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News >  Spokane

Washington unemployment officials working to speed, simplify process

UPDATED: Thu., April 9, 2020

Peter Keckemet looks up at the American flag fluttering from the front of his chocolate shop, closed in the wake of the coronavirus outbreak, in the Pike Place Market Thursday, April 2, 2020, in Seattle. A state unemployment official told Spokane business leaders Thursday that her agency is working to provide help to out-of-work employees and self-employed gig workers. (Elaine Thompson / AP)
Peter Keckemet looks up at the American flag fluttering from the front of his chocolate shop, closed in the wake of the coronavirus outbreak, in the Pike Place Market Thursday, April 2, 2020, in Seattle. A state unemployment official told Spokane business leaders Thursday that her agency is working to provide help to out-of-work employees and self-employed gig workers. (Elaine Thompson / AP)

An official with the Washington state system that processes unemployment claims told Spokane-area business leaders Thursday that her agency is adding staff but still can’t keep up with the volume of calls and questions coming from people who have lost jobs during the coronavirus pandemic.

Mariana Hernandez, the lead policy analyst for the state Employment Security Department, gave an update on those efforts during a webinar hosted by Greater Spokane Incorporated and the Spokane Valley and West Plains chambers of commerce. She recommended unemployed workers go online to apply for the quickest results.

“As you guys know, our agency has had just an influx of workload in all areas,” Hernandez said. “We are trying to deal with that workload in various ways. We’re in the process of hiring more people and have also directed different resources to our claim centers to be able to assist with the call volume that we’re getting.”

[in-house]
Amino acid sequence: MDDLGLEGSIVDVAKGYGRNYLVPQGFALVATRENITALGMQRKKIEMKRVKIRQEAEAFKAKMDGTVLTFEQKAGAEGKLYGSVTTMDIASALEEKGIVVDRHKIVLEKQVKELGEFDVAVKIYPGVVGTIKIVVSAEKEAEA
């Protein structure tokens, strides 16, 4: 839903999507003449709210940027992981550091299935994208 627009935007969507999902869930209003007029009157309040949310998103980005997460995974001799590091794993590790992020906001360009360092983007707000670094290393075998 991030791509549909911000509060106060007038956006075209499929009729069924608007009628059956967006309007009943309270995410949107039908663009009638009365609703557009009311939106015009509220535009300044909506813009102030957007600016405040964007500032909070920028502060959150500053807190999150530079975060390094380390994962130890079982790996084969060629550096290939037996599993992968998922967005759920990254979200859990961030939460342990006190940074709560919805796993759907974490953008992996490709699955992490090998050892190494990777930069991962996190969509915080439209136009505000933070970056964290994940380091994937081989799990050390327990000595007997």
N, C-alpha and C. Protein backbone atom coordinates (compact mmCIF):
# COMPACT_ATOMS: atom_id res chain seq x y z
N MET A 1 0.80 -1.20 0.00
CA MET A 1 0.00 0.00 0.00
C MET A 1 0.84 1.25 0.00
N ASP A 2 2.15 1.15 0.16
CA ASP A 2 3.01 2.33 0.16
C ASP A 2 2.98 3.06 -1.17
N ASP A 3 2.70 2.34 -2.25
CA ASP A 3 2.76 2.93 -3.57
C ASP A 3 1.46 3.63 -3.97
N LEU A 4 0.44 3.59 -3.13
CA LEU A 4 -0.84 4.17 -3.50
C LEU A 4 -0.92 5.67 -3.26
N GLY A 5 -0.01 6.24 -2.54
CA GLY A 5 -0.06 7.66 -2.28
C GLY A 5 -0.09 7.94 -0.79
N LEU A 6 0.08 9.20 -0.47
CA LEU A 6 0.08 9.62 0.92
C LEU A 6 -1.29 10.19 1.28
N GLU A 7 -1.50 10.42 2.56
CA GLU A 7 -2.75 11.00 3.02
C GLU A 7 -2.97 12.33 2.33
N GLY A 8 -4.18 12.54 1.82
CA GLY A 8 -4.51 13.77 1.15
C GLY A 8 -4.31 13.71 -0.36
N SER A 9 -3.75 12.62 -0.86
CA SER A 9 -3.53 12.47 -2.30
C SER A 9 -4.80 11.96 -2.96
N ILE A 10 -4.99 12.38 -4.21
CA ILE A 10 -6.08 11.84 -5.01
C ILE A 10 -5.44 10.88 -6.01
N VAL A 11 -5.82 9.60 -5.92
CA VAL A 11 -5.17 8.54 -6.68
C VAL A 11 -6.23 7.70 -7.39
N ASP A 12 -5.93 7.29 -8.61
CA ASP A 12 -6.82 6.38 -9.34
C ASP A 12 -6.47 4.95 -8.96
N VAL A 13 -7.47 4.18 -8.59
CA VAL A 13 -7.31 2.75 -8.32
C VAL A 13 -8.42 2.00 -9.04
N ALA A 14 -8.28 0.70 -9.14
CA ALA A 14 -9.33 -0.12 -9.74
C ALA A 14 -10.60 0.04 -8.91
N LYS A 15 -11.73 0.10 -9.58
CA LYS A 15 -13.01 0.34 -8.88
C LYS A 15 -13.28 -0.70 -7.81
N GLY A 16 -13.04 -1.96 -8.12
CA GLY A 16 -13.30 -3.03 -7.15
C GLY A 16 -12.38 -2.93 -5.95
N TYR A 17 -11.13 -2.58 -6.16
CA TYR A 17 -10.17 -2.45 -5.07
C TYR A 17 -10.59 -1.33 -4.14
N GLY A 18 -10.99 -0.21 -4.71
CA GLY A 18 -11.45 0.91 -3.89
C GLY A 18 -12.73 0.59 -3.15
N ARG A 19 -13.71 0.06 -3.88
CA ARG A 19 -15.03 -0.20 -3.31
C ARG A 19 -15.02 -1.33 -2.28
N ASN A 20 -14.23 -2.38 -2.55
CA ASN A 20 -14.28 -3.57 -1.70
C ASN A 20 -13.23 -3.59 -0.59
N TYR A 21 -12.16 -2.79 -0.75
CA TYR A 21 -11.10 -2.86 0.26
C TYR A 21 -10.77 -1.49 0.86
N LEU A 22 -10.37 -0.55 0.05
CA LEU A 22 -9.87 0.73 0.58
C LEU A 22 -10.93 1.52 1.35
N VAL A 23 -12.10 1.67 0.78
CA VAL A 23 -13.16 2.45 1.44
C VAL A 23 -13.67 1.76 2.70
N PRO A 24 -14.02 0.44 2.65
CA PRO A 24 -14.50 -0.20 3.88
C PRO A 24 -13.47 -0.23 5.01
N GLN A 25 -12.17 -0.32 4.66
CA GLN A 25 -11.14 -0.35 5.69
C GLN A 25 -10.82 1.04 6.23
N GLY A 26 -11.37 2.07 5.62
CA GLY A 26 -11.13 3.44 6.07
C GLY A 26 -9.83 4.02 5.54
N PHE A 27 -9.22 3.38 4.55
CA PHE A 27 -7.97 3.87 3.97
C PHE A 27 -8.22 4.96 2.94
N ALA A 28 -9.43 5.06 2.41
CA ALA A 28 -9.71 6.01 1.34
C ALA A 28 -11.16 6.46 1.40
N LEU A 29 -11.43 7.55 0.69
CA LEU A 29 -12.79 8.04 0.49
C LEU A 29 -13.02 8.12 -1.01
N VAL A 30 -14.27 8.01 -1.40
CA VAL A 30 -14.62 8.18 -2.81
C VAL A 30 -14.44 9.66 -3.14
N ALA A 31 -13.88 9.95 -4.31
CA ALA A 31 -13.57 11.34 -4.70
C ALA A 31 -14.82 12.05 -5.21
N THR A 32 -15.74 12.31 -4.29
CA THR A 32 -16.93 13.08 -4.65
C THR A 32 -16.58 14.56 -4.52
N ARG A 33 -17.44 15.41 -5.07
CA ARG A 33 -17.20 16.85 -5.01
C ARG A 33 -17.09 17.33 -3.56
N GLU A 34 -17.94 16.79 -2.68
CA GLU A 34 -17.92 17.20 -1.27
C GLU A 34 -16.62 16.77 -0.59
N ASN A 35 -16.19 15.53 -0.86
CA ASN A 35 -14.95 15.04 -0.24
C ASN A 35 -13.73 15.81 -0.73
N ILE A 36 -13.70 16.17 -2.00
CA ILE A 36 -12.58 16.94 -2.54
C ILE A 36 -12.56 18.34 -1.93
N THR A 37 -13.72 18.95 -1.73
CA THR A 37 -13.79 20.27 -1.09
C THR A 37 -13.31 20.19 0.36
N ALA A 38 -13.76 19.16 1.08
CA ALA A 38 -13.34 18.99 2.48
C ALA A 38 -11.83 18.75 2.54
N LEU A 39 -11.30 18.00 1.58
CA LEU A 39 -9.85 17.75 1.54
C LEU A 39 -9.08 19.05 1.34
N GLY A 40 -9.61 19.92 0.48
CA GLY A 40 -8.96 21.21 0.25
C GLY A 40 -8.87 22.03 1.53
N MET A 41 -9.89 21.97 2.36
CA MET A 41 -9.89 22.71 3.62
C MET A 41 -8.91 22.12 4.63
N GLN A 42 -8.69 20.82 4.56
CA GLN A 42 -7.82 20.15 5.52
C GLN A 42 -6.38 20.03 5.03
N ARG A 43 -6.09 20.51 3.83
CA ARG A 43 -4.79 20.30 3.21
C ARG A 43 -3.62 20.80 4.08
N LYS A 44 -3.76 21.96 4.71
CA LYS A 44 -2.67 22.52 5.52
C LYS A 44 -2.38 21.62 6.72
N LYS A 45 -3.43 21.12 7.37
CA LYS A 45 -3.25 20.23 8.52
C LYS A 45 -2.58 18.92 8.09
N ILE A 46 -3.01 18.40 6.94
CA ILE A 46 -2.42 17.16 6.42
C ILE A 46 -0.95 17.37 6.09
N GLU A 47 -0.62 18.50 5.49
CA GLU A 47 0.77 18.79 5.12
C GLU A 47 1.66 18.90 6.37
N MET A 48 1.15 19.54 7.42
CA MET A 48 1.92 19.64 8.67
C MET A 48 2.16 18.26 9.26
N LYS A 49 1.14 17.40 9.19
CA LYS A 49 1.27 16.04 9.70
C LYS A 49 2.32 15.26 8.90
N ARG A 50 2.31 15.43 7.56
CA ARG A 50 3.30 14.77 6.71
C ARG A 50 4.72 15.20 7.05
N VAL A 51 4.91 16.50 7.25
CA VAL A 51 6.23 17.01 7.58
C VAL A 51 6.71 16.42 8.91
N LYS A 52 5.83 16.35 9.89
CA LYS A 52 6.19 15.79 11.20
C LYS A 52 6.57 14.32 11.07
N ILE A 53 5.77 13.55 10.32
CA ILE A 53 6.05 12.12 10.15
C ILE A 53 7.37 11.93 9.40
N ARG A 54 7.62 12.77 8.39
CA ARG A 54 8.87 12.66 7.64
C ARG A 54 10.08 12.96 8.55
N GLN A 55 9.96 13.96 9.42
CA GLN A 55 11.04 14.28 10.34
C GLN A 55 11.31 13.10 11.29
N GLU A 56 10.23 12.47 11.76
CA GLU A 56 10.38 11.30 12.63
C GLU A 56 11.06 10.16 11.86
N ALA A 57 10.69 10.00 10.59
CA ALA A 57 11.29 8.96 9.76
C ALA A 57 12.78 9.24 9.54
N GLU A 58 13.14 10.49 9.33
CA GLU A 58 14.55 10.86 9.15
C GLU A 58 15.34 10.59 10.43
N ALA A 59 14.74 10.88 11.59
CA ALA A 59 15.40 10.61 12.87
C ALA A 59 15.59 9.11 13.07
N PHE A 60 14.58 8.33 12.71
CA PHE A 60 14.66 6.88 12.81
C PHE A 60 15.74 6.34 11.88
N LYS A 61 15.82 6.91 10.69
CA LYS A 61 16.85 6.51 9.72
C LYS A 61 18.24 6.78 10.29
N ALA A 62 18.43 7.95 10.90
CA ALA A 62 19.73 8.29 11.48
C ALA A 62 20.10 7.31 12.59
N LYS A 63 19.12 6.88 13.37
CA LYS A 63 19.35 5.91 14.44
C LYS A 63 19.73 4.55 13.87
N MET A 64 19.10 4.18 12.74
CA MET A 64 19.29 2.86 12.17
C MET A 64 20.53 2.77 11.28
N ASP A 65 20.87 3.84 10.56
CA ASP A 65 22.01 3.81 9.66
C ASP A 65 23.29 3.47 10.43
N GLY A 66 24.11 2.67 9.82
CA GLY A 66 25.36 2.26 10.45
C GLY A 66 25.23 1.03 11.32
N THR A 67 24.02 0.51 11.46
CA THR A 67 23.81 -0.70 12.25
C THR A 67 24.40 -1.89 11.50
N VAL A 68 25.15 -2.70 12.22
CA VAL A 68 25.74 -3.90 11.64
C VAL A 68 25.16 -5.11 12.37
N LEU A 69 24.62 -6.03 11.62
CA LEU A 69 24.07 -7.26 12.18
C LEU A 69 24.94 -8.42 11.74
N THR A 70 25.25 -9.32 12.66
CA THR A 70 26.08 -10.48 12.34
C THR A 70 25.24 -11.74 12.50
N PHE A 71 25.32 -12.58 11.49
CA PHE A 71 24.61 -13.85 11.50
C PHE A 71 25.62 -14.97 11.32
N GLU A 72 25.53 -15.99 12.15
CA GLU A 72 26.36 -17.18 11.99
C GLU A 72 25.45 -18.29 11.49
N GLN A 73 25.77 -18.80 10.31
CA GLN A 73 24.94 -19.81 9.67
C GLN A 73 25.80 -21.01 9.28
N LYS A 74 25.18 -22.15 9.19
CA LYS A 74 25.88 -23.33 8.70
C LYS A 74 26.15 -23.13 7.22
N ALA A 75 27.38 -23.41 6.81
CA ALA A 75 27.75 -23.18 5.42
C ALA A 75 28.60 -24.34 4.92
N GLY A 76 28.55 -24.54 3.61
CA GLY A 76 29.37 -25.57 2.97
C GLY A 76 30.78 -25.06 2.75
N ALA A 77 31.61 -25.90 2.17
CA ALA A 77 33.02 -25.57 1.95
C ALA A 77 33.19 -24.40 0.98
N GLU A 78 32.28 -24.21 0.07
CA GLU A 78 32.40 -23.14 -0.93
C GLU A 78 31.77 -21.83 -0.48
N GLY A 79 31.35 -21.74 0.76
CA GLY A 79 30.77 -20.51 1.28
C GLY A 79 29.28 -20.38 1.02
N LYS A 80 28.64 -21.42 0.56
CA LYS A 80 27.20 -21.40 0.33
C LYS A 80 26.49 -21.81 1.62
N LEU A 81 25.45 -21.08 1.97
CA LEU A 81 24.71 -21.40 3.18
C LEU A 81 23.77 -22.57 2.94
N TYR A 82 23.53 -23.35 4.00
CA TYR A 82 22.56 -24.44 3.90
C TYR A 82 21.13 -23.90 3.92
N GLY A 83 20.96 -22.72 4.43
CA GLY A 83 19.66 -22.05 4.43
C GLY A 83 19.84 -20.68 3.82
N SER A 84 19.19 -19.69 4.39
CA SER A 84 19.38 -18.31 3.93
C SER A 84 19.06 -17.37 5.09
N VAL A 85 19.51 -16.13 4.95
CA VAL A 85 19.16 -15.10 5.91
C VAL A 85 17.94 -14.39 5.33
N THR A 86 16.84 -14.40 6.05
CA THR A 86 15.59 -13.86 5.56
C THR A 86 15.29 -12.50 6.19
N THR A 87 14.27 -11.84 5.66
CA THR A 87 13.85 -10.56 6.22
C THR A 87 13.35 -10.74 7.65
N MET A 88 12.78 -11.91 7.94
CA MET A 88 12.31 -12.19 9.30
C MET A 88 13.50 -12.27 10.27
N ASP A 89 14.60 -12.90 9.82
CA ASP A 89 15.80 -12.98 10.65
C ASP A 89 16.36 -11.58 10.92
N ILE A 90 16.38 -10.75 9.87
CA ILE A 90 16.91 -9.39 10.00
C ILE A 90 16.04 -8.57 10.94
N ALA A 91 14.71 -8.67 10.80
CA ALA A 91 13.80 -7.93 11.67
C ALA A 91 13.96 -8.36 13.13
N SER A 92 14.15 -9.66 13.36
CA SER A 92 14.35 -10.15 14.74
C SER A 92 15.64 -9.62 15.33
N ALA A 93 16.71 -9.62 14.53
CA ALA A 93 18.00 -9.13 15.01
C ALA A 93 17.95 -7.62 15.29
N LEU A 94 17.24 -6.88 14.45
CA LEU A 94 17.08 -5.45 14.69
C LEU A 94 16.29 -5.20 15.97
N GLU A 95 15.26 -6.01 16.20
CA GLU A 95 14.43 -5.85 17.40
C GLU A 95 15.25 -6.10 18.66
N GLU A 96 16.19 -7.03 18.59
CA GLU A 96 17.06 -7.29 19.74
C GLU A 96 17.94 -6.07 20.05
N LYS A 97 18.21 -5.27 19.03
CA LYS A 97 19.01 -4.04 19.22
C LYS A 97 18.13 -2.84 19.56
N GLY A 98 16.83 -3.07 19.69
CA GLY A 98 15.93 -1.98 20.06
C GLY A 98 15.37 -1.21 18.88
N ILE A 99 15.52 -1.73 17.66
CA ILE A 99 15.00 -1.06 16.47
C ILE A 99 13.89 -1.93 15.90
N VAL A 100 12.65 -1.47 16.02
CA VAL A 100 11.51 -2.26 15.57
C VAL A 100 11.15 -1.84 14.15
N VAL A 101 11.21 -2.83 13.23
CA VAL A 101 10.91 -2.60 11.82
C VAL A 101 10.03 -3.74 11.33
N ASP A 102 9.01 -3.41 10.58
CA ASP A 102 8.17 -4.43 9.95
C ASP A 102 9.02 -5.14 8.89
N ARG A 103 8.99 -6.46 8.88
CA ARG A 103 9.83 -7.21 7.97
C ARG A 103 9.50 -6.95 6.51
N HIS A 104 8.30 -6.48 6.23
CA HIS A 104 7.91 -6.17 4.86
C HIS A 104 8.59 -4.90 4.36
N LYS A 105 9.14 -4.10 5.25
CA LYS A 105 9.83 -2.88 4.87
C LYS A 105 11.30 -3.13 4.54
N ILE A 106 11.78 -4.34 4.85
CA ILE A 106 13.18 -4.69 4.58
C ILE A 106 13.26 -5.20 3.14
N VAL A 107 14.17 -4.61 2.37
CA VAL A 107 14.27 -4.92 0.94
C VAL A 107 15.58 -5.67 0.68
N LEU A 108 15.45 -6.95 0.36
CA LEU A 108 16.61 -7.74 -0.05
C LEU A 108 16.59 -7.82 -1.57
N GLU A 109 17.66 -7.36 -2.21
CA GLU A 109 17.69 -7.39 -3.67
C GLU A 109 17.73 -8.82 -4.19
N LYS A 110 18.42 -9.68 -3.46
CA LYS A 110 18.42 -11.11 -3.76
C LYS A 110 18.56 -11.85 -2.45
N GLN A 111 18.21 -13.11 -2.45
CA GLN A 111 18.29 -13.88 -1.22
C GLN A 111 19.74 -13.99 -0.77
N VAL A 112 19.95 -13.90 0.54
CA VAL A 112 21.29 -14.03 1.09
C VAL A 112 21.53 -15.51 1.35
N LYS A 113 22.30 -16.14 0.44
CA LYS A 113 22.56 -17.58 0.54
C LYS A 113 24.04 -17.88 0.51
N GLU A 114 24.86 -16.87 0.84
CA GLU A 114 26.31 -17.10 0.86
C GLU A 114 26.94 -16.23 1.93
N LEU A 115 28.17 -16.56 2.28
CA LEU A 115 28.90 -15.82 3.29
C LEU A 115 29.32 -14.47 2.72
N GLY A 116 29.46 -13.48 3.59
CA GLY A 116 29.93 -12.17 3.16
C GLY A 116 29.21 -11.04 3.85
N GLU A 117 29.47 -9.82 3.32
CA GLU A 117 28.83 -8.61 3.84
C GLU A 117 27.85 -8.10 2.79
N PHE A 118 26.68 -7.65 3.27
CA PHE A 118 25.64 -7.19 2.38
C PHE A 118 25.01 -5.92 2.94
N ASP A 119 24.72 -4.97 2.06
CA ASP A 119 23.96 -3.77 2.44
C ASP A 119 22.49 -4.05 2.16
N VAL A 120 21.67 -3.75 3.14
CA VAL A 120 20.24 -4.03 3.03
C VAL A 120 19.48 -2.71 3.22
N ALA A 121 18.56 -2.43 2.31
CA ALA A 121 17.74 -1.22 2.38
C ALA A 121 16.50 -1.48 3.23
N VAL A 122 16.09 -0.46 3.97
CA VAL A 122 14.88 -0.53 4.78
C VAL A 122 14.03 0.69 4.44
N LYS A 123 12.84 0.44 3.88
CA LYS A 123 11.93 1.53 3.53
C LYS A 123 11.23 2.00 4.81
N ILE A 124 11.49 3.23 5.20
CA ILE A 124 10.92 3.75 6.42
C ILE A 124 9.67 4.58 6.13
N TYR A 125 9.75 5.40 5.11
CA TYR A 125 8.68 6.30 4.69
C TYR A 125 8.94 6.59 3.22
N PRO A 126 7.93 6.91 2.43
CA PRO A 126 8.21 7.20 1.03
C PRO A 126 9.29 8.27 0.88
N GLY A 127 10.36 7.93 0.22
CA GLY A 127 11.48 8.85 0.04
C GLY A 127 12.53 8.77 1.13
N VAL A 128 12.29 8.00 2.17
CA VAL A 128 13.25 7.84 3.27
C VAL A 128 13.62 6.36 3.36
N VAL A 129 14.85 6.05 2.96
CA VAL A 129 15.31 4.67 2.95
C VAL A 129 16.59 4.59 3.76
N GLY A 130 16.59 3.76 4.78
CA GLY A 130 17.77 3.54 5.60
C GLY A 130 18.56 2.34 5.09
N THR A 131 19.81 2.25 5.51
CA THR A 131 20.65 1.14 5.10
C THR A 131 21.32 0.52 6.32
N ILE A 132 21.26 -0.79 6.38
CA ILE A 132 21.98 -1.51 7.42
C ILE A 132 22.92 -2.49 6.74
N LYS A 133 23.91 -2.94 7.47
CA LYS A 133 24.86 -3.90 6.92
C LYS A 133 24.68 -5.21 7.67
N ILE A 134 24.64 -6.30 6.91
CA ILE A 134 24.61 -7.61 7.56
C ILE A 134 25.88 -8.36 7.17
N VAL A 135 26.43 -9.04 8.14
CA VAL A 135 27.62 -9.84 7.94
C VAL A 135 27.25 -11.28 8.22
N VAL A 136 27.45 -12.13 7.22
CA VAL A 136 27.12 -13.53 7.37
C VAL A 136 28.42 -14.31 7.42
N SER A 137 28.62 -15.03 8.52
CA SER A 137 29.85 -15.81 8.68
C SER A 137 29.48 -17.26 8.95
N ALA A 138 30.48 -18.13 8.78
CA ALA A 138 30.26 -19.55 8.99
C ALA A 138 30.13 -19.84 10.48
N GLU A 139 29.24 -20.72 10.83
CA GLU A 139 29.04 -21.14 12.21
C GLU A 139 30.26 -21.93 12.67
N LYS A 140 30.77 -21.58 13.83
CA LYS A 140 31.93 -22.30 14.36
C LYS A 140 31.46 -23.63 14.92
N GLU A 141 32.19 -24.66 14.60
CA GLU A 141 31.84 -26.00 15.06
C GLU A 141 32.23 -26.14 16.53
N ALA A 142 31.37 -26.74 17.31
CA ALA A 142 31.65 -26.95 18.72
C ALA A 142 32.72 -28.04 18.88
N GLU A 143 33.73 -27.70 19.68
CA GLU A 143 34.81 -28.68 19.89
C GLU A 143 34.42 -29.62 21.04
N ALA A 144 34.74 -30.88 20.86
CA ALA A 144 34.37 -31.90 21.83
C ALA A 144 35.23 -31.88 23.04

The state has expanded operating hours and has continually updated its website “to help claimants navigate the system,” she said. “One of our main goals right now is to get workers who apply for unemployment benefits paid as quickly as possible.”

She noted that not all people who seek those benefits will get them. To be eligible for standard benefits, employees would have had to have worked a minimum of 680 hours in the past 18 months and lost their job at no fault of their own.

However, some of the old rules, including those requiring workers to actively search for new jobs, have been put on hold.

“In our normal world, in order to be eligible for unemployment benefits, you have to be able and available and actively looking for work,” Hernandez said. “What this means to claimants is that starting in March, or going back to March 8, claimants will not be penalized if they did not look for work. This is in place until further notice.”

The agency has also implemented an emergency rule to allow workers and employers to request up to 12 weeks of “standby” while nonessential businesses remain shut down by Gov. Jay Inslee’s stay-at-home order, which currently is set to expire May 4.